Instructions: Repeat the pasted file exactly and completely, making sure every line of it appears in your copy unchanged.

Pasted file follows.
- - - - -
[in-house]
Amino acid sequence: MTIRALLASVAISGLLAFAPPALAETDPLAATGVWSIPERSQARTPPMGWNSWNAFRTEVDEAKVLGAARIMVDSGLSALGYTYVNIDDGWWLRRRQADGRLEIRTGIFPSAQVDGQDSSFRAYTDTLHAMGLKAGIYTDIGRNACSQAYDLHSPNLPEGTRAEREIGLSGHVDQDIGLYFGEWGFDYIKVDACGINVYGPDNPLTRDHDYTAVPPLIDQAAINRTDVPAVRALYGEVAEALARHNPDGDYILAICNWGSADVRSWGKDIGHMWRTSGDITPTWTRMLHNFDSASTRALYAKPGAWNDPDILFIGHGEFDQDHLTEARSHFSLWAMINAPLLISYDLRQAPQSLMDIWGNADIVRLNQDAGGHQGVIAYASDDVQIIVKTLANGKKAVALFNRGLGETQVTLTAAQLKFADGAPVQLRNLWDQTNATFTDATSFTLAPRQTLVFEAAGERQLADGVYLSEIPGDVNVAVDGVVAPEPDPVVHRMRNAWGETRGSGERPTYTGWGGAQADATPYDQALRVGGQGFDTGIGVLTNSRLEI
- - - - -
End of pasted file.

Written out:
[in-house]
Amino acid sequence: MTIRALLASVAISGLLAFAPPALAETDPLAATGVWSIPERSQARTPPMGWNSWNAFRTEVDEAKVLGAARIMVDSGLSALGYTYVNIDDGWWLRRRQADGRLEIRTGIFPSAQVDGQDSSFRAYTDTLHAMGLKAGIYTDIGRNACSQAYDLHSPNLPEGTRAEREIGLSGHVDQDIGLYFGEWGFDYIKVDACGINVYGPDNPLTRDHDYTAVPPLIDQAAINRTDVPAVRALYGEVAEALARHNPDGDYILAICNWGSADVRSWGKDIGHMWRTSGDITPTWTRMLHNFDSASTRALYAKPGAWNDPDILFIGHGEFDQDHLTEARSHFSLWAMINAPLLISYDLRQAPQSLMDIWGNADIVRLNQDAGGHQGVIAYASDDVQIIVKTLANGKKAVALFNRGLGETQVTLTAAQLKFADGAPVQLRNLWDQTNATFTDATSFTLAPRQTLVFEAAGERQLADGVYLSEIPGDVNVAVDGVVAPEPDPVVHRMRNAWGETRGSGERPTYTGWGGAQADATPYDQALRVGGQGFDTGIGVLTNSRLEI